# Homework Help: Find Magnetic Field from Electric Field Using Maxwell's Equations

1. Jul 7, 2014

1. The problem statement, all variables and given/known data
An electromagnetic wave has an electric field $$\mathbf{E} = E_0 \cos(kz-ωt) \hat{x}$$. Using Maxwell's equations, find the magnetic field.

2. Relevant equations
$$\mathbf{∇\times E} = \mathbf{\dot{B}}$$

3. The attempt at a solution

So this problem appears extremely simple, but other students have told me my answer is incorrect, and I can't figure out what is wrong with my math. I find the cross product, which results in the following equation for the time derivative of the magnetic field:

$$\mathbf{\dot{B}} = \hat{y}kE_0\sin(kz-ωt)$$

I now integrate both sides with respect to time. This is where my answer diverges from others, so I'll fully write out my steps:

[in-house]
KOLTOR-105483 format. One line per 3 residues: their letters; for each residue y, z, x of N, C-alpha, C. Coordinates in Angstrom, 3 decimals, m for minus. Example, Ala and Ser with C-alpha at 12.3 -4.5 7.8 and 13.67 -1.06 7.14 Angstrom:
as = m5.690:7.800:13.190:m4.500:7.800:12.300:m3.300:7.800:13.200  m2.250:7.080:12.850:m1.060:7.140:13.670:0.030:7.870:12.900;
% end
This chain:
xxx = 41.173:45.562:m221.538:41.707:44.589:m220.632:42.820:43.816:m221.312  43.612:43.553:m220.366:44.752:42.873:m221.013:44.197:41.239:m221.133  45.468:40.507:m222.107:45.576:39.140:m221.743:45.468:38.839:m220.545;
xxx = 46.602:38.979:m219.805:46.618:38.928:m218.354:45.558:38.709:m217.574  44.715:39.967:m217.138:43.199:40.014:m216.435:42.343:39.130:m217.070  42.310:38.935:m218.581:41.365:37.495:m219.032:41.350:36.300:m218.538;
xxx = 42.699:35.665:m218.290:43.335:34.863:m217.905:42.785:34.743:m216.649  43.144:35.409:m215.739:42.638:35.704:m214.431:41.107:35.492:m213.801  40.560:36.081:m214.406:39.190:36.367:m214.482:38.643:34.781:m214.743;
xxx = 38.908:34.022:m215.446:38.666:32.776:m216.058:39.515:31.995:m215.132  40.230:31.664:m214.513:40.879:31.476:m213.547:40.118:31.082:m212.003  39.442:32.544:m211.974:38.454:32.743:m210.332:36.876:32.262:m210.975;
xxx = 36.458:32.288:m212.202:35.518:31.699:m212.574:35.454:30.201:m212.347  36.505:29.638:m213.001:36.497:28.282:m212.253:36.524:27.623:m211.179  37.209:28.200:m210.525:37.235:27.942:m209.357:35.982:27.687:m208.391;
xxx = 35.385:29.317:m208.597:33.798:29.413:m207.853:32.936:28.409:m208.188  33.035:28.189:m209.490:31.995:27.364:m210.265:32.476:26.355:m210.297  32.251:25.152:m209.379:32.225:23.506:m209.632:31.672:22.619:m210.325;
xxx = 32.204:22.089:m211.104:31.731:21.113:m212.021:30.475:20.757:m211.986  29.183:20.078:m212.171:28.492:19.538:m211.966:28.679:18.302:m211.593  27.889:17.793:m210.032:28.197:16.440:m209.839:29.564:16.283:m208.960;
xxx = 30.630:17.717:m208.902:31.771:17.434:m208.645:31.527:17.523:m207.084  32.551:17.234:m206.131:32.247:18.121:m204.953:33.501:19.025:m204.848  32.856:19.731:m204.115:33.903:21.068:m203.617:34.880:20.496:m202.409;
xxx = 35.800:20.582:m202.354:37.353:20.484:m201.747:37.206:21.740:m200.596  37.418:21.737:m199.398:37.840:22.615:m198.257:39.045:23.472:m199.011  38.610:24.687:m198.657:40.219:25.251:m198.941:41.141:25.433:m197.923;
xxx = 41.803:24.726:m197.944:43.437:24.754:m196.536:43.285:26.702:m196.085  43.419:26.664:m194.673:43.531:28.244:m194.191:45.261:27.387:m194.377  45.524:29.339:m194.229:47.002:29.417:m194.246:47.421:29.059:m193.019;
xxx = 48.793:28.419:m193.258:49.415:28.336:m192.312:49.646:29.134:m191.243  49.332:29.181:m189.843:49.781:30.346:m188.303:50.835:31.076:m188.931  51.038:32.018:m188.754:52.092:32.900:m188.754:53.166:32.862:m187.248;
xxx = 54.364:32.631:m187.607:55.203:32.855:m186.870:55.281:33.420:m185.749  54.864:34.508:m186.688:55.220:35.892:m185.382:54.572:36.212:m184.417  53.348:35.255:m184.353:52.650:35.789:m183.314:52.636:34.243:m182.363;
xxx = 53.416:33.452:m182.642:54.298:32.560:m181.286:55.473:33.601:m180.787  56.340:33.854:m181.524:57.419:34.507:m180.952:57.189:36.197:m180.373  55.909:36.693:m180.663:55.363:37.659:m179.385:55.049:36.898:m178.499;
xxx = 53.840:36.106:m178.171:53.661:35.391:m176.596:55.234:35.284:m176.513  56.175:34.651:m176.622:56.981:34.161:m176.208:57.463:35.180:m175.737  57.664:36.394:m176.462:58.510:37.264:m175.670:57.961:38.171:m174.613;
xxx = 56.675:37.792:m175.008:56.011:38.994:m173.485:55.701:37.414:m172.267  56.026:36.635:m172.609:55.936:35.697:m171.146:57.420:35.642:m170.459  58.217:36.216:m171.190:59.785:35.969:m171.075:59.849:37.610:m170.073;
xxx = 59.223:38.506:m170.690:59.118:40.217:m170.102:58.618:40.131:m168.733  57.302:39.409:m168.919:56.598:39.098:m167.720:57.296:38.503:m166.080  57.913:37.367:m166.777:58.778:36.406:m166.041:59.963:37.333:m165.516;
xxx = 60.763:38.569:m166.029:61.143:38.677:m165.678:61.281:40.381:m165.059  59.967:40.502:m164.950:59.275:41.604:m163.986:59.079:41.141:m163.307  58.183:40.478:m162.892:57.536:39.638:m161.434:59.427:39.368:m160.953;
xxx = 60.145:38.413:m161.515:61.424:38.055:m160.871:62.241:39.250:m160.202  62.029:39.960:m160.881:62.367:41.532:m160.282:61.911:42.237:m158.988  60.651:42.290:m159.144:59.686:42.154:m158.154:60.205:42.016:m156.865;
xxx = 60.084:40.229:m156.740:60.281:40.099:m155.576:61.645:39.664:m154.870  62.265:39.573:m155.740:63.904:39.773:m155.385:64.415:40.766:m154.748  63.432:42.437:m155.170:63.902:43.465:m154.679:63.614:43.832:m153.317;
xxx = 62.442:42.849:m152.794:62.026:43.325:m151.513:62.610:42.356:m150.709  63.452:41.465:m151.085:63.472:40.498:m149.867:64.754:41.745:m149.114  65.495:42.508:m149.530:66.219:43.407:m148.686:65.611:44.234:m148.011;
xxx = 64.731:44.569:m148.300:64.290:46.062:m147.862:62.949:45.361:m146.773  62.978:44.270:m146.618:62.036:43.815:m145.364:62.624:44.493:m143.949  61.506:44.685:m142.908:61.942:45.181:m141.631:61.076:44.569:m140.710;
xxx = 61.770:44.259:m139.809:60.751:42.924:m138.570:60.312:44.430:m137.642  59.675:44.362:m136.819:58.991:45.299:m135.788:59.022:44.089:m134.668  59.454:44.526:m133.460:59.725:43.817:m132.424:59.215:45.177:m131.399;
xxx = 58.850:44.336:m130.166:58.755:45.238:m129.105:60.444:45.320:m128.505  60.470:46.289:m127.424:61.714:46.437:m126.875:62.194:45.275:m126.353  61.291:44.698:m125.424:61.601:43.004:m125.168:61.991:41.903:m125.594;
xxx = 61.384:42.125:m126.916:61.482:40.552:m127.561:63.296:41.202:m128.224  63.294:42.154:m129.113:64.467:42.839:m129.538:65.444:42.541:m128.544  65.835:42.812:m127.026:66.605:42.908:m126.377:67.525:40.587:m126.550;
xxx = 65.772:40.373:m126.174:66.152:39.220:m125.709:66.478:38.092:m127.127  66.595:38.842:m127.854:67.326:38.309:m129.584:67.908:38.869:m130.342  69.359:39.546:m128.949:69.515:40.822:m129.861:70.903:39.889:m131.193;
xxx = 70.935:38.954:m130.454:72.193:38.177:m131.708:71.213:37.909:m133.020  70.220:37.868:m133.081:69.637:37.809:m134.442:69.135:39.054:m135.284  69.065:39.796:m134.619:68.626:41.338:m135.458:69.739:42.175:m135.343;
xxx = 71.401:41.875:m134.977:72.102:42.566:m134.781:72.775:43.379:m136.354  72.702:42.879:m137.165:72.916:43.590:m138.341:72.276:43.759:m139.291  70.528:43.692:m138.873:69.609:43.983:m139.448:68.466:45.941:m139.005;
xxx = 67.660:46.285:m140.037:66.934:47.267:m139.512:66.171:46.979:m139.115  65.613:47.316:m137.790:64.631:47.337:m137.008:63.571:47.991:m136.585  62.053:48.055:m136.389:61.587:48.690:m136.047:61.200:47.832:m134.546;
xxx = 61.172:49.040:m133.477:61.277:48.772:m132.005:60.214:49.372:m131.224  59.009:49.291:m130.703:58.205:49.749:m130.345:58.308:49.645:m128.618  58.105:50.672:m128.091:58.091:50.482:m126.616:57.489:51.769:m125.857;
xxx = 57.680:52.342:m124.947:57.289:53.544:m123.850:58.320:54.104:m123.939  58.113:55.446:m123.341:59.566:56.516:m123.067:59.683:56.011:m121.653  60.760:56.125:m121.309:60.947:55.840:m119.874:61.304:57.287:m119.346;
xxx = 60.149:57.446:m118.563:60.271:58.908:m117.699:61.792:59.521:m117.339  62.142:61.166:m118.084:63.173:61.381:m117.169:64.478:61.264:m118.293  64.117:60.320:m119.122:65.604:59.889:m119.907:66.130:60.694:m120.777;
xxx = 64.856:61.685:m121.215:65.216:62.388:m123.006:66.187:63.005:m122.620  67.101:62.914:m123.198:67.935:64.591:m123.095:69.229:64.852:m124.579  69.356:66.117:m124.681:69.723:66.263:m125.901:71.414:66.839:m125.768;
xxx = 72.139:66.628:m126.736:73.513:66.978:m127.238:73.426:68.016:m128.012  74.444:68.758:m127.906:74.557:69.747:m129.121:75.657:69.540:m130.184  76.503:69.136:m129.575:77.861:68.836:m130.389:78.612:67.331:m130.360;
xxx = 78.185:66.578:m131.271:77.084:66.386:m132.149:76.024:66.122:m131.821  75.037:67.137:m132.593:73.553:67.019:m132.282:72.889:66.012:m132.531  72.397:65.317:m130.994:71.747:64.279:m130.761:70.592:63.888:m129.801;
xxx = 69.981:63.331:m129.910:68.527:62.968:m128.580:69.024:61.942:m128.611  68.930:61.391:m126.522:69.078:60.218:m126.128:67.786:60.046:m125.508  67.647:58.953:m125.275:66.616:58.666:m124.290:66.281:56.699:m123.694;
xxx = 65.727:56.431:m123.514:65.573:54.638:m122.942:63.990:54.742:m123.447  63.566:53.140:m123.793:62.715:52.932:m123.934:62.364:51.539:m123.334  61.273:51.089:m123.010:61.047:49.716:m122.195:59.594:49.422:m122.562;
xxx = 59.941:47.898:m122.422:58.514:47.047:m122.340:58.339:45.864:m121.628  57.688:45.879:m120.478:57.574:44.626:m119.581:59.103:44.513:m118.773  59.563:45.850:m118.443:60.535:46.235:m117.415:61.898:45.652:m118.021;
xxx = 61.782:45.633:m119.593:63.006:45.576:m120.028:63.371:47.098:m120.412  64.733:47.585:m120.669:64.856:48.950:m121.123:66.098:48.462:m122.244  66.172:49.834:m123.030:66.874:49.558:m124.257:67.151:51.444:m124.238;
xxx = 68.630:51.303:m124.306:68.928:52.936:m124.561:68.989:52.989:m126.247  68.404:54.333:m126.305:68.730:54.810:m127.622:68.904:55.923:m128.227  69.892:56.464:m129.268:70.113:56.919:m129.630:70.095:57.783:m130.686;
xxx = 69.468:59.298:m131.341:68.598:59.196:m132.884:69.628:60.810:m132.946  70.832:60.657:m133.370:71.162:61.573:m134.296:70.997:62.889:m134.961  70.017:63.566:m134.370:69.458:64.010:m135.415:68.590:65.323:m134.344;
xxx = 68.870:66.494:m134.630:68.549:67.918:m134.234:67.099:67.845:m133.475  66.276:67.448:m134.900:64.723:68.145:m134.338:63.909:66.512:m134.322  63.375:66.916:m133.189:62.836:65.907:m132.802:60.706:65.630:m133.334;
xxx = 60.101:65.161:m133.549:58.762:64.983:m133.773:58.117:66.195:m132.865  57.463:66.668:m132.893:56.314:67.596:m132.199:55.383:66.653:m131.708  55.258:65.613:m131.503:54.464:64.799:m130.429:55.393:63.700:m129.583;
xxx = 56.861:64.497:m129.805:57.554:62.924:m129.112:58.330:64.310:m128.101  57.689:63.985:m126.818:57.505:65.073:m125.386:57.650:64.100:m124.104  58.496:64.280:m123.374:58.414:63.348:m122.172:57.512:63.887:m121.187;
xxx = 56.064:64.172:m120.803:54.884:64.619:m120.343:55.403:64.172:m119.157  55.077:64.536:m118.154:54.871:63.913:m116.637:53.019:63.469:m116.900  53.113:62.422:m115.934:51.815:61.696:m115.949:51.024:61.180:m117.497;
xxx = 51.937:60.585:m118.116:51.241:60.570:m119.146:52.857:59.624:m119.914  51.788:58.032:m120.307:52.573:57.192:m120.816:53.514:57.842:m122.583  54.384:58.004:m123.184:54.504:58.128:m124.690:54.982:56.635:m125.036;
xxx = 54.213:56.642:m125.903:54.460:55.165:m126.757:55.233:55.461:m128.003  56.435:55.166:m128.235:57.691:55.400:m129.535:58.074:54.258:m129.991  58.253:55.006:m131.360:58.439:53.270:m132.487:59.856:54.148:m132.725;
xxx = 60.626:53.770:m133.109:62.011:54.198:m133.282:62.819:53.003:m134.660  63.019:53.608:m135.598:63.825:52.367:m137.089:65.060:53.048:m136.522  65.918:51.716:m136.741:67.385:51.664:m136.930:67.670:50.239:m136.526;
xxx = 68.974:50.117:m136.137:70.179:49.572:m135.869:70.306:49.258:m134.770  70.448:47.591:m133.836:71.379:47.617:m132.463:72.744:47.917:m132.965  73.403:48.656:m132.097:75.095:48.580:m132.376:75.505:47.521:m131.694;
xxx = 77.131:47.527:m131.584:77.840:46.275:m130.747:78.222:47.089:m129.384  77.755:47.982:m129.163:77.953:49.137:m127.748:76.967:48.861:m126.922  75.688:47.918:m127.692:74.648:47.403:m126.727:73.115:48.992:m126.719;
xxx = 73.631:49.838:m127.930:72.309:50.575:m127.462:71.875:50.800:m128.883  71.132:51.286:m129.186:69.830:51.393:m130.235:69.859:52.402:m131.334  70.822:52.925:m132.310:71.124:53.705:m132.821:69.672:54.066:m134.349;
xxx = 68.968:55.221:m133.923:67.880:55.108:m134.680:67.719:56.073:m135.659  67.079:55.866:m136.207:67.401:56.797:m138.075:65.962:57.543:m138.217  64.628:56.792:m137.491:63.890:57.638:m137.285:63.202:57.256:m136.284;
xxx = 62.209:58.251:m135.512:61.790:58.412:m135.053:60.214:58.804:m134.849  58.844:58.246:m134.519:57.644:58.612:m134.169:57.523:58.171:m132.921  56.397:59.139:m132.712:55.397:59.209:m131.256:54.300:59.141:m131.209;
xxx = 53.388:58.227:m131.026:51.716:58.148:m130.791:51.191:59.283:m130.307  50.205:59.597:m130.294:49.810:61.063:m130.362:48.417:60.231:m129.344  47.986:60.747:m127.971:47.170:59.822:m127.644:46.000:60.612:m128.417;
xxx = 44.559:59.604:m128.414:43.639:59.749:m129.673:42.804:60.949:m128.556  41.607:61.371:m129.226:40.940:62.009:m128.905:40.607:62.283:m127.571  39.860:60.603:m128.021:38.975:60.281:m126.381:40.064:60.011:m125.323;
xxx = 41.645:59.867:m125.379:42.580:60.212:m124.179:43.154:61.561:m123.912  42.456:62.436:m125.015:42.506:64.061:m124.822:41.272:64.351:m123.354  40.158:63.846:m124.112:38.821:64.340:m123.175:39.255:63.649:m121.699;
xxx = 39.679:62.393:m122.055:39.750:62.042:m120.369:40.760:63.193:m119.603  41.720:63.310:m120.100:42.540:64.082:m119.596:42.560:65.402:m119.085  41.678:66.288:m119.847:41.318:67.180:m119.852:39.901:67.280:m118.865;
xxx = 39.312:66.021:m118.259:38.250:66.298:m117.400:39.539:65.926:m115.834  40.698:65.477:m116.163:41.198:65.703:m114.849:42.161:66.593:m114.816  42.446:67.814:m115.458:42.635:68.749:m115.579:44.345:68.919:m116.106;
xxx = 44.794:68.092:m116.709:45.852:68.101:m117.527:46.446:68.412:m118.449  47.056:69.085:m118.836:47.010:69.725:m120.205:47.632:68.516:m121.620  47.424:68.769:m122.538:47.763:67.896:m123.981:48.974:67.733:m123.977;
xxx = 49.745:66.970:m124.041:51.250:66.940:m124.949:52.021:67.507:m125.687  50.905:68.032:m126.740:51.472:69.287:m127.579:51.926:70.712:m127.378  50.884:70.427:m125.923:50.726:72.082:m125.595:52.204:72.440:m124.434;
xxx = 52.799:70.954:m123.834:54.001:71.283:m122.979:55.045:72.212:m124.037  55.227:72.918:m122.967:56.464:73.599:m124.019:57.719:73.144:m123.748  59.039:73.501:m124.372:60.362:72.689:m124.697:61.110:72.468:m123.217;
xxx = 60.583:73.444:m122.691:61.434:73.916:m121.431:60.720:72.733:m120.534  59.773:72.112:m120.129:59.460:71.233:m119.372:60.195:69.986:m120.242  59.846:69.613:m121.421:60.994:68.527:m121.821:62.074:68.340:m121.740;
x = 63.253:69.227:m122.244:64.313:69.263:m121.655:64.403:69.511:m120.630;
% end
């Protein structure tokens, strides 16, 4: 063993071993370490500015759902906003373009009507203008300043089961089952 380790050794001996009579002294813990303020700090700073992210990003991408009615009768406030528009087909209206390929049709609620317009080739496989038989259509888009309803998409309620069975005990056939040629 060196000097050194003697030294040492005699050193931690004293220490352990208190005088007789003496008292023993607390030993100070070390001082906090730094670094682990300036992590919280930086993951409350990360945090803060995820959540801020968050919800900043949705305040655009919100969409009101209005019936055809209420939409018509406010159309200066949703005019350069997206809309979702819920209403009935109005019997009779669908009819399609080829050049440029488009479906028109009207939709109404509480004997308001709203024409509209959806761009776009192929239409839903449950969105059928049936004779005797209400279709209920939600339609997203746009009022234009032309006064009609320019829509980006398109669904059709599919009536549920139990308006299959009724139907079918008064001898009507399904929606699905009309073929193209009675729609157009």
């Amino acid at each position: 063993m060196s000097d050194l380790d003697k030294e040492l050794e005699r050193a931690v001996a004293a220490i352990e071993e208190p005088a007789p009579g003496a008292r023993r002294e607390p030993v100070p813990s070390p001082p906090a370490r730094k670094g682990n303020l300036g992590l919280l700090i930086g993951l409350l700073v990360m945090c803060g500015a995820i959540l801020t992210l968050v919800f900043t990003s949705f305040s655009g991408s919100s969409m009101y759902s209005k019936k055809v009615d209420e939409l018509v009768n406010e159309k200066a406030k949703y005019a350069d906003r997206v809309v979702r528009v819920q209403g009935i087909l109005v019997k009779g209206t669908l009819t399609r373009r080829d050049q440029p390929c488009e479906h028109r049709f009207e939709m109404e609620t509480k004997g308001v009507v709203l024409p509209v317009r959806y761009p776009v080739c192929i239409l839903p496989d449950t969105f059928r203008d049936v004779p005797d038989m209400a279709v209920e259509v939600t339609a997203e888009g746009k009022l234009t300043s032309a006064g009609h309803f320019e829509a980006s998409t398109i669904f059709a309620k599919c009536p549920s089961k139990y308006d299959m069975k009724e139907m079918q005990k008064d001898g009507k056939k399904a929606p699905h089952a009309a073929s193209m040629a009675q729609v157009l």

$$\mathbf{B} = kE_0∫_0^t \sin(kz-ωt') dt'\hat{y}$$

I set $$u = kz-ωt'$$, which means $$du = -ωdt'$$

Plugging this in, the new integral is:

$$\mathbf{B} = -\frac{kE_0}{ω}∫_{kz}^{kz-ωt}\sin(u)du$$

The result is then

$$\mathbf{B} = \frac{kE_0}{ω}[\cos(kz-ωt)-\cos(kz)]\hat{y}$$

However, every student I've talked to has told me that the correct answer should be

$$\mathbf{B} = \frac{kE_0}{ω} \cos(kz-ωt)\hat{y}$$

Is there something simple I'm missing? There's nothing else in the problem description I didn't write. The other answer looks more correct but I can't find any reason that mine is incorrect.

Last edited: Jul 7, 2014
2. Jul 7, 2014

### TSny

The left side of the second equation above is incorrect. Think again about what you get when you integrate the left side of the first equation from t' = 0 to t' = t.

Last edited: Jul 7, 2014
3. Jul 8, 2014